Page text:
In many cases, we have been taught this method of value assessing our entire lives.  The dog whistle is something most of us hear when a Covid health official tells us to wear a saliva-covered mask in public and not to take hydroxychloroquine to fight off a bioweapon virus produced in a lab in China to take over the economies of the world under the flag of communism.  We comply because we were taught to, even if we think the concept is stupid.  Most people in the world do.  Likely much of China believes its authority figures are fools, but they follow their instructions because of the way they have been taught to think about their roles in the schemes of things. 

Yet leadership is not in following instructions because the centralized authority issuing the instructions might get it wrong. In so doing, it will put the lives of hundreds, thousands, and millions of people at risk in their error.  I often tell the story of how I worked at five large companies before I ever turned 30 and could never cut a break by any of them staying open.    In spite of any hard work I did, they all managed to close due to bad leadership, bad because they were too centralized in their approach to problem-solving.  I watched many brilliant people destroy great companies. They put all their strategic efforts into the wrong priorities, believing that organizations were great because people followed directions.  Well, at a certain point, I gained the ability to be a leader myself, and my method has always been to teach people how to think so that if a centralized authority gets a strategy wrong, then the people closest to the problem can make a correction and solve the problem right then and there.  I often like to use the football metaphor of calling an audible at the line of scrimmage.  The game plan might be acceptable until you see that the other team has adapted to what you’re doing and you need to make a change.  If a plan isn’t working, players need to change a play to adapt to what works.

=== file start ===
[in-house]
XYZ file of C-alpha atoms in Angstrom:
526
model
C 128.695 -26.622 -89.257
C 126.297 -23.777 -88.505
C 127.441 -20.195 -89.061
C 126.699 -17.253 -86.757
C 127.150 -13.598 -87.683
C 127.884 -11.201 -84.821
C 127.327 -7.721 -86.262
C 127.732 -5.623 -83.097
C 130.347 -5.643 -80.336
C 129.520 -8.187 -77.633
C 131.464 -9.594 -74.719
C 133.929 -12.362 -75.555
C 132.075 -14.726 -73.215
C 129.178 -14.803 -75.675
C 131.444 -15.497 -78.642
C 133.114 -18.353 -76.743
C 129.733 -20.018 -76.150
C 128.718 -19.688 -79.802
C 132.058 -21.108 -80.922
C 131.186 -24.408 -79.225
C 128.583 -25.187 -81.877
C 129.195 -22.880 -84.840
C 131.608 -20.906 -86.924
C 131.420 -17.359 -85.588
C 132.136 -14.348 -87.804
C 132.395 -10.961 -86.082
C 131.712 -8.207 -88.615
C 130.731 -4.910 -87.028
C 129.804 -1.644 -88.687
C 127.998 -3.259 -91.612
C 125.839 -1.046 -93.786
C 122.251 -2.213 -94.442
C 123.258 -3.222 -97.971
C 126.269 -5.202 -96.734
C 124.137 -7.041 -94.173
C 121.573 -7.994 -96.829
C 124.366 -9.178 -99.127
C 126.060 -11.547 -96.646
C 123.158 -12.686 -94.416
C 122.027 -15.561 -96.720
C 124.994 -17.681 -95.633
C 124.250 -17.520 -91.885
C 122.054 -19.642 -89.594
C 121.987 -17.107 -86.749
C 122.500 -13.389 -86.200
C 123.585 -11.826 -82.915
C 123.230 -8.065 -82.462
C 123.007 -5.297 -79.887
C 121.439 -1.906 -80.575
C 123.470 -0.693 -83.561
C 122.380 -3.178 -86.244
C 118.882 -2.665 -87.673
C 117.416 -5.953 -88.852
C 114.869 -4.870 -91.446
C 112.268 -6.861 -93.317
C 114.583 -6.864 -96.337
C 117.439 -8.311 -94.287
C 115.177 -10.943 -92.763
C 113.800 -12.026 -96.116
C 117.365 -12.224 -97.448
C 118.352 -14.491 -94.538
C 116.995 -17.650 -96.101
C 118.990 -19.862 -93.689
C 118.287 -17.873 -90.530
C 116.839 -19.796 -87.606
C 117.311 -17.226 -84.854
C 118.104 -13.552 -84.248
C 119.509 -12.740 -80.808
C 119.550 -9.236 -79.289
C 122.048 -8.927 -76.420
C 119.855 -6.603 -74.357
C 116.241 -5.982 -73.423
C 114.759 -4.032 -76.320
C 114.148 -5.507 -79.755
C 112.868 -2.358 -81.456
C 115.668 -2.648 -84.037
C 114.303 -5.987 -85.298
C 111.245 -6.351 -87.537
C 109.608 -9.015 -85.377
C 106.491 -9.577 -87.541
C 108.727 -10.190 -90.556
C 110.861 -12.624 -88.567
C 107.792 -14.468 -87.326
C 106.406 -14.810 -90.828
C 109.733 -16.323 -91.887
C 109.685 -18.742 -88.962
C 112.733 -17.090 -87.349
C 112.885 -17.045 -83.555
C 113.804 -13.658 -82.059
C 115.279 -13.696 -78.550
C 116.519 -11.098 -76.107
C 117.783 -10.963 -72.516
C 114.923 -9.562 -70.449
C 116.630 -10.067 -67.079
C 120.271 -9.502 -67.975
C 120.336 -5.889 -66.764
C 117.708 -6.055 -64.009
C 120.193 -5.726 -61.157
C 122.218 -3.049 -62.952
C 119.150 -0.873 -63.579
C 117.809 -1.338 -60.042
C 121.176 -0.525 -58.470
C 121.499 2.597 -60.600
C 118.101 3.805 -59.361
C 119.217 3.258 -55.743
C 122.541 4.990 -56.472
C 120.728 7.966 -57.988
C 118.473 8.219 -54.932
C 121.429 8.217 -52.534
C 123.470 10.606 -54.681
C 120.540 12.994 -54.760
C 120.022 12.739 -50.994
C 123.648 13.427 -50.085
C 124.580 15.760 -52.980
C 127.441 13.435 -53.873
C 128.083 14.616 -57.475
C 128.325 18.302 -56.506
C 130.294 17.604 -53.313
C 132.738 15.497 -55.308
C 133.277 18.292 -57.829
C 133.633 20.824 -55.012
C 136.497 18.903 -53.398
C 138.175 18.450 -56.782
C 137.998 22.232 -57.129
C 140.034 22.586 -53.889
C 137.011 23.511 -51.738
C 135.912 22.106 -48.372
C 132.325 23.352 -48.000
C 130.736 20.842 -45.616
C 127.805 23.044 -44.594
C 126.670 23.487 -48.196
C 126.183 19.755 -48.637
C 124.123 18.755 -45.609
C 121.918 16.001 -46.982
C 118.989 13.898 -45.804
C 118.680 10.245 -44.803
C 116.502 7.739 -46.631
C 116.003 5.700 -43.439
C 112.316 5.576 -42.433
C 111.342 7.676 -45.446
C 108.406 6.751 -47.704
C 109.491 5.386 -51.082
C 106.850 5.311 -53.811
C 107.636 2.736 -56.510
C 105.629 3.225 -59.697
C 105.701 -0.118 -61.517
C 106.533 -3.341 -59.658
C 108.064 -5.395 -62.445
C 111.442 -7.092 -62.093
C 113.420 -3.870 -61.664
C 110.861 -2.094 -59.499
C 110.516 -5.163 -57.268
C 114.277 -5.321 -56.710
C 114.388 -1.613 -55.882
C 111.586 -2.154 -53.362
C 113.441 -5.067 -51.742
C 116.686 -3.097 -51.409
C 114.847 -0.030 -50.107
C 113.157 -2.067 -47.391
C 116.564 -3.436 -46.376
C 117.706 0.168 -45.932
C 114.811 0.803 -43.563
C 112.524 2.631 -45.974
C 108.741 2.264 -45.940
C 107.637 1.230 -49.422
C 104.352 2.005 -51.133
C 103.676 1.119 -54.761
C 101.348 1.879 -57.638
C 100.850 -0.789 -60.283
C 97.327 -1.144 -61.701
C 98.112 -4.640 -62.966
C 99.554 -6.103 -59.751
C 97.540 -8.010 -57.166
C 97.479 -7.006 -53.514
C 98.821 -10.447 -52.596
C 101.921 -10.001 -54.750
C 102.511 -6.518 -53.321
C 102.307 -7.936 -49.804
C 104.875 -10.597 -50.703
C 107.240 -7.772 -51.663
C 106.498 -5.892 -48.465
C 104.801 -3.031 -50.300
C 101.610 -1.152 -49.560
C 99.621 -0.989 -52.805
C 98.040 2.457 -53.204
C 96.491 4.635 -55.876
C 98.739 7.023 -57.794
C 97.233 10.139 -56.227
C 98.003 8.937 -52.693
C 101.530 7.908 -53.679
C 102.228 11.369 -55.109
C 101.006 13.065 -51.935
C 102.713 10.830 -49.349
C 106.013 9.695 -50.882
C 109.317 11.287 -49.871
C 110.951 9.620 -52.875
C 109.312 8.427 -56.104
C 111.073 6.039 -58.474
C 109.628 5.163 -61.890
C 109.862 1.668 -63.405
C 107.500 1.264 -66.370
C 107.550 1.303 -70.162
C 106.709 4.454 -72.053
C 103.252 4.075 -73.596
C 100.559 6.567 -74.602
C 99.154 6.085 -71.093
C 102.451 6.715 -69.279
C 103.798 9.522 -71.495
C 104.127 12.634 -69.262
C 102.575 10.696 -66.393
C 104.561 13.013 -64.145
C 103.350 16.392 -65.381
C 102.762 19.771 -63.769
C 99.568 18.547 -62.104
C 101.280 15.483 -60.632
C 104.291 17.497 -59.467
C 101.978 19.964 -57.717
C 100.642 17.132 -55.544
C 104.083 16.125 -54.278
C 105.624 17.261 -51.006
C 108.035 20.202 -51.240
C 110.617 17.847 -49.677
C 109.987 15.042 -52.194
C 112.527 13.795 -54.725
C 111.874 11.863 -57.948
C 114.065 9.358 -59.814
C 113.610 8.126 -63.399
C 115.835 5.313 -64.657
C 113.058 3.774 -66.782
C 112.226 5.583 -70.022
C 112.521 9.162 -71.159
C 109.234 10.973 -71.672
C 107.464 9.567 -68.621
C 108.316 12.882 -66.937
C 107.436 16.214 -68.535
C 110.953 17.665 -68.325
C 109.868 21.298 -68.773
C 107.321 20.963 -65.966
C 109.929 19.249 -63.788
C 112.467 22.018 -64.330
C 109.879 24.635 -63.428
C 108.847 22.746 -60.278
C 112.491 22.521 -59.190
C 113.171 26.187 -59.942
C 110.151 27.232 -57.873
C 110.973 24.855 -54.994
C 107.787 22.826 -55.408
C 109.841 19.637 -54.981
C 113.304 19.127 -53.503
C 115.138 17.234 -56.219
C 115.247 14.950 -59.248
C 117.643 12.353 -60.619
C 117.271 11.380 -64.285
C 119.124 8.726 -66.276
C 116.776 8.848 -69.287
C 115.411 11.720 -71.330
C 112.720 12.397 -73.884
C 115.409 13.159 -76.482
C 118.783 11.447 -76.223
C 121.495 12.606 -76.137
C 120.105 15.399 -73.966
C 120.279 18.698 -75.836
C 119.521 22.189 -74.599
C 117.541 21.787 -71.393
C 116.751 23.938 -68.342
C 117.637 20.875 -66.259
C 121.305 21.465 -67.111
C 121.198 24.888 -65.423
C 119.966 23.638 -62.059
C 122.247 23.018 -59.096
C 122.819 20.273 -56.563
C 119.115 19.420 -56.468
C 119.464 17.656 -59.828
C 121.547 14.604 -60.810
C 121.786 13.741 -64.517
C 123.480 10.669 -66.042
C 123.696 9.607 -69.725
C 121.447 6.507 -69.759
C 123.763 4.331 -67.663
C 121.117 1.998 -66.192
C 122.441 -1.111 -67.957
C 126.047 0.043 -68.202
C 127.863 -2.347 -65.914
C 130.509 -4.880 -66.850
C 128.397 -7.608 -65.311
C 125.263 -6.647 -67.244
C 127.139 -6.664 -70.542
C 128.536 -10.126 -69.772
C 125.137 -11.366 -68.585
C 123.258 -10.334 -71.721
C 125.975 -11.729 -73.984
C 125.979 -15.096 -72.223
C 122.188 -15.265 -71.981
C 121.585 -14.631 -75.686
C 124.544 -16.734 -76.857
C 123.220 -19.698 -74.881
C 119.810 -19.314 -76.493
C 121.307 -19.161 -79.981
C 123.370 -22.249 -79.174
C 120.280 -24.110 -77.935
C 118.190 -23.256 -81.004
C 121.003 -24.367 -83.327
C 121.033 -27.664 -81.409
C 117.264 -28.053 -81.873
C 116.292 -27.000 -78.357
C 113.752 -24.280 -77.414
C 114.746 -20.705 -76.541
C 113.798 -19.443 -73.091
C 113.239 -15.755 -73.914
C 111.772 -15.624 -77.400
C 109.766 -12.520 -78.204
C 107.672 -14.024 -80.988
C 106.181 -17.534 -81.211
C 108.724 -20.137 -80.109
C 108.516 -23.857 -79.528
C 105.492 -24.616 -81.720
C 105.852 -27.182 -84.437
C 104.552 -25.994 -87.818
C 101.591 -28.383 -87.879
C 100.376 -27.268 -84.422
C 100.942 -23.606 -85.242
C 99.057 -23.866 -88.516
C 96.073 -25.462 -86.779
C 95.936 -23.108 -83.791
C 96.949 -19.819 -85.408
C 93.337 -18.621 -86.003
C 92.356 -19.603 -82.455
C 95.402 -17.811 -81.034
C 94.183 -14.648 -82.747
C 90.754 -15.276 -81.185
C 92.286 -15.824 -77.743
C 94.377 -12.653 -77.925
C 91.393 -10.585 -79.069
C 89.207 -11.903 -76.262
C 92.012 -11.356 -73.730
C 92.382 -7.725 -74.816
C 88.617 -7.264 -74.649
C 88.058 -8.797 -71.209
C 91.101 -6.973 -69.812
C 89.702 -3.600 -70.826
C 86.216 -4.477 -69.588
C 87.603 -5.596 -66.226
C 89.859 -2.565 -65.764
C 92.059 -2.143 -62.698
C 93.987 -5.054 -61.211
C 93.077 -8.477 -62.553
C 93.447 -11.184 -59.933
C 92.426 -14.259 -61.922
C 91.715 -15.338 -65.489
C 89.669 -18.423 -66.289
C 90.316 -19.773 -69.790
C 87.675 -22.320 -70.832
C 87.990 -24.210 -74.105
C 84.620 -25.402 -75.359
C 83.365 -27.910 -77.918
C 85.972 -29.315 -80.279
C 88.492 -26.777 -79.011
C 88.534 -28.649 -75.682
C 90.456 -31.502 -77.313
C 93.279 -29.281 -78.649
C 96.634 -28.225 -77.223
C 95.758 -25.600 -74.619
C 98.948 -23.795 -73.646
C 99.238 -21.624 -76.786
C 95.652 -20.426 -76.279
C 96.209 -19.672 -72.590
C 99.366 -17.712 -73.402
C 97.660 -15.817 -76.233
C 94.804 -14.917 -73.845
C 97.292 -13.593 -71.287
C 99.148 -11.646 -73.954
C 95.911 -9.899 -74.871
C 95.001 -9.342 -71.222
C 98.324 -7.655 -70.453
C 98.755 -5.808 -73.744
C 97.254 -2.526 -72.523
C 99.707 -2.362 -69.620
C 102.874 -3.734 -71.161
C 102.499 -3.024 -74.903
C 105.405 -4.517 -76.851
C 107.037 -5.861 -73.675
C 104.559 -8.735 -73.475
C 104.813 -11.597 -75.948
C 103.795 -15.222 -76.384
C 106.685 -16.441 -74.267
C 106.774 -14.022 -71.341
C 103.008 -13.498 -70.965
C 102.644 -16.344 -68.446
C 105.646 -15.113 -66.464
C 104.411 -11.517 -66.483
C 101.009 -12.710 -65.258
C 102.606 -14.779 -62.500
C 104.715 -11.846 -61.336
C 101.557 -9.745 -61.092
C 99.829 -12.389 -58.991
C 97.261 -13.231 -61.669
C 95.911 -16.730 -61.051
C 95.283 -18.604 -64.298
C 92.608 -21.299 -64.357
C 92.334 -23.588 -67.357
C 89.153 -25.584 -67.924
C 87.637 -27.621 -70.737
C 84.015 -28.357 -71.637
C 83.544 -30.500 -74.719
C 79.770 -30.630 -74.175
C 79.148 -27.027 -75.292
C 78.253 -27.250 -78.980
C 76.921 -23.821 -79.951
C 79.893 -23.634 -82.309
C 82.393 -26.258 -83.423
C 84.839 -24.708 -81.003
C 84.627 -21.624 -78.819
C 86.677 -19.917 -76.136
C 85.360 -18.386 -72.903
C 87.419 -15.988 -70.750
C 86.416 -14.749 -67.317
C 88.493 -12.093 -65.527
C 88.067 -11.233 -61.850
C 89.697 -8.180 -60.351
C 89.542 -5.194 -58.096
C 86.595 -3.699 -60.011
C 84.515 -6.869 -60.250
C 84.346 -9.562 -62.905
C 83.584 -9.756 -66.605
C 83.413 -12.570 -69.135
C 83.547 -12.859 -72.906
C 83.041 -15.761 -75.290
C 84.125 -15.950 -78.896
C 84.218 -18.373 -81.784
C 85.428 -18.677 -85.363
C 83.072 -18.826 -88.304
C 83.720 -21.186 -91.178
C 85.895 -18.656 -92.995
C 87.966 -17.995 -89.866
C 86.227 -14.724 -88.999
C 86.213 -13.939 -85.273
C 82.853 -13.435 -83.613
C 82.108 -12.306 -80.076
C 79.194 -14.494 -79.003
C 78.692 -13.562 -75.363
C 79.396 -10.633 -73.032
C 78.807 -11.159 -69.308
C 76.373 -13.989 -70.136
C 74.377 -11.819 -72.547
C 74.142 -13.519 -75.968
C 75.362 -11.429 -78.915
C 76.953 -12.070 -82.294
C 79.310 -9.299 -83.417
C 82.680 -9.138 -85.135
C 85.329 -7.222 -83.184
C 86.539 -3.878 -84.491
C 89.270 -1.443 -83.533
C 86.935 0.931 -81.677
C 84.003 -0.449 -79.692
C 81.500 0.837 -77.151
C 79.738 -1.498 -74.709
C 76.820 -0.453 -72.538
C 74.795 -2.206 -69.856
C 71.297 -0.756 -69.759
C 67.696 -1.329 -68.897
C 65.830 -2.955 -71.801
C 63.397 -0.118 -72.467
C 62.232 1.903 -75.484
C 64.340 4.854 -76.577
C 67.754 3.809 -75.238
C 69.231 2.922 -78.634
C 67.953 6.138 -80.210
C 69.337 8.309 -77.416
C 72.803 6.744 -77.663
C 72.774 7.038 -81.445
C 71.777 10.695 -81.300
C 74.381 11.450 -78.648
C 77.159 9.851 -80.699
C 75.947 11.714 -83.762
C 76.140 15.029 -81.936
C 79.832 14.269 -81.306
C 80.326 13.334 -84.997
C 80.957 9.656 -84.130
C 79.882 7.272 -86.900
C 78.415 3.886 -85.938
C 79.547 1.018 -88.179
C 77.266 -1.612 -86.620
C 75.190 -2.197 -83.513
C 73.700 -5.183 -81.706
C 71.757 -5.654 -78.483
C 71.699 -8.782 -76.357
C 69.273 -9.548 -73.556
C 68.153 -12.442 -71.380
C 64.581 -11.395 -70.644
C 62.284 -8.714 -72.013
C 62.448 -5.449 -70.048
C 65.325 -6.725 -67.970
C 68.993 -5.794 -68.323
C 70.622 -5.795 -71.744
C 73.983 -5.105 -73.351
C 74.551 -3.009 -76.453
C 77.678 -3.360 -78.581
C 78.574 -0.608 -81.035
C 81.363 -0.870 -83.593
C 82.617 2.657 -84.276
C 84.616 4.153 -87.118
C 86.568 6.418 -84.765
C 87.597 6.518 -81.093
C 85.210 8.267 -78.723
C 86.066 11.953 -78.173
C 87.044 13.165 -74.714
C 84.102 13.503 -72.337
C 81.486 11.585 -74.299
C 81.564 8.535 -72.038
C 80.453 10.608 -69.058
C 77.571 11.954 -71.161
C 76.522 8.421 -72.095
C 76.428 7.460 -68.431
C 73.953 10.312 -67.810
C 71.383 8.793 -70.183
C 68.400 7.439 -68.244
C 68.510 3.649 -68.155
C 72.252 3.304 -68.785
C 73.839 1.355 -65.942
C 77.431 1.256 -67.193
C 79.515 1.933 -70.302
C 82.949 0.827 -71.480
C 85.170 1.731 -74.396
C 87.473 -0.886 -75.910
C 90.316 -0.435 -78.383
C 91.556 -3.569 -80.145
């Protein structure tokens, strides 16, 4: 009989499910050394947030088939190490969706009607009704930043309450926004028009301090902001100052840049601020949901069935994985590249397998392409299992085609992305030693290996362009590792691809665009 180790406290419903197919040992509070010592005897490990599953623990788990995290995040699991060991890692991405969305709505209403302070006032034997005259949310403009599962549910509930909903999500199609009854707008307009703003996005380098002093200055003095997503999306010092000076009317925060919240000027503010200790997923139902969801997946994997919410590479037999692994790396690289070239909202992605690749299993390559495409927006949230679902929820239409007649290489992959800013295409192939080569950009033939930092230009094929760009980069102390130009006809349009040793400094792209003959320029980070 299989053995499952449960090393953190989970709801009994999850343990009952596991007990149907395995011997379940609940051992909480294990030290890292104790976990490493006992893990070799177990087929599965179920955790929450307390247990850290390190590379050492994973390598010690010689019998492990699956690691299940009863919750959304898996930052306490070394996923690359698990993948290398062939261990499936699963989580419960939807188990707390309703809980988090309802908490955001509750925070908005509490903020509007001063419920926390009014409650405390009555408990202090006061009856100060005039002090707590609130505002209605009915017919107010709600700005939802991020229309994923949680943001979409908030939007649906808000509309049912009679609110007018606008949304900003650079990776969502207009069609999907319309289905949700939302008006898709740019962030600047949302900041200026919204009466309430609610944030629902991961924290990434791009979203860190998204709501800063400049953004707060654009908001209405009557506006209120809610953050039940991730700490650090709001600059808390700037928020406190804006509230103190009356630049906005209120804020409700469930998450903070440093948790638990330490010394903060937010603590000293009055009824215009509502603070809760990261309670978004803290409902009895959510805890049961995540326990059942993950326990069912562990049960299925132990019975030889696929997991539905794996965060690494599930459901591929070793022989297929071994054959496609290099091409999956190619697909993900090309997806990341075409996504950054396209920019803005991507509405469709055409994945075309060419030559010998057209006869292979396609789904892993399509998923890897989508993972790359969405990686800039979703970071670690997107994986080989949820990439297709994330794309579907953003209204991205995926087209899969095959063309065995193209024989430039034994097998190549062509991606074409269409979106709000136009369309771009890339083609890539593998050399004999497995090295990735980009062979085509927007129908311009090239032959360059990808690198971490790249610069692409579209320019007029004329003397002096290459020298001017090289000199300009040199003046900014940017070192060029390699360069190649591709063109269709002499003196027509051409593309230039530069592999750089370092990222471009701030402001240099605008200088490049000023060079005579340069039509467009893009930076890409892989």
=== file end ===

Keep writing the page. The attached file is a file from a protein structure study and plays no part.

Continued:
In The Gunfighter’s Guide to Business, I point out that one of the great strengths of the American way of doing things is our ability to think outside the box, to “shoot from the hip” when needed to approach problems less formalized.   It’s OK to have a plan and a strategy, but decentralizing the problem-solving process is the key to success in any culture, whether it be a company or a country.  Leadership is all about thinking on your feet rather than coming up with a game plan then forcing everyone to stick to it, even if it proves to be the wrong plan.  And that is the dirty little secret that China doesn’t want anybody to know about them.  The United Nations, too, are all too rigid, and even if they were to happen to read this, I have people from China who read here every day, likely censors, they could not correct course because their culture is not flexible enough.  What they value in a good society are all the wrong things.  They can only hide that fault if they can eliminate all their competition from revealing it to the world under pressure.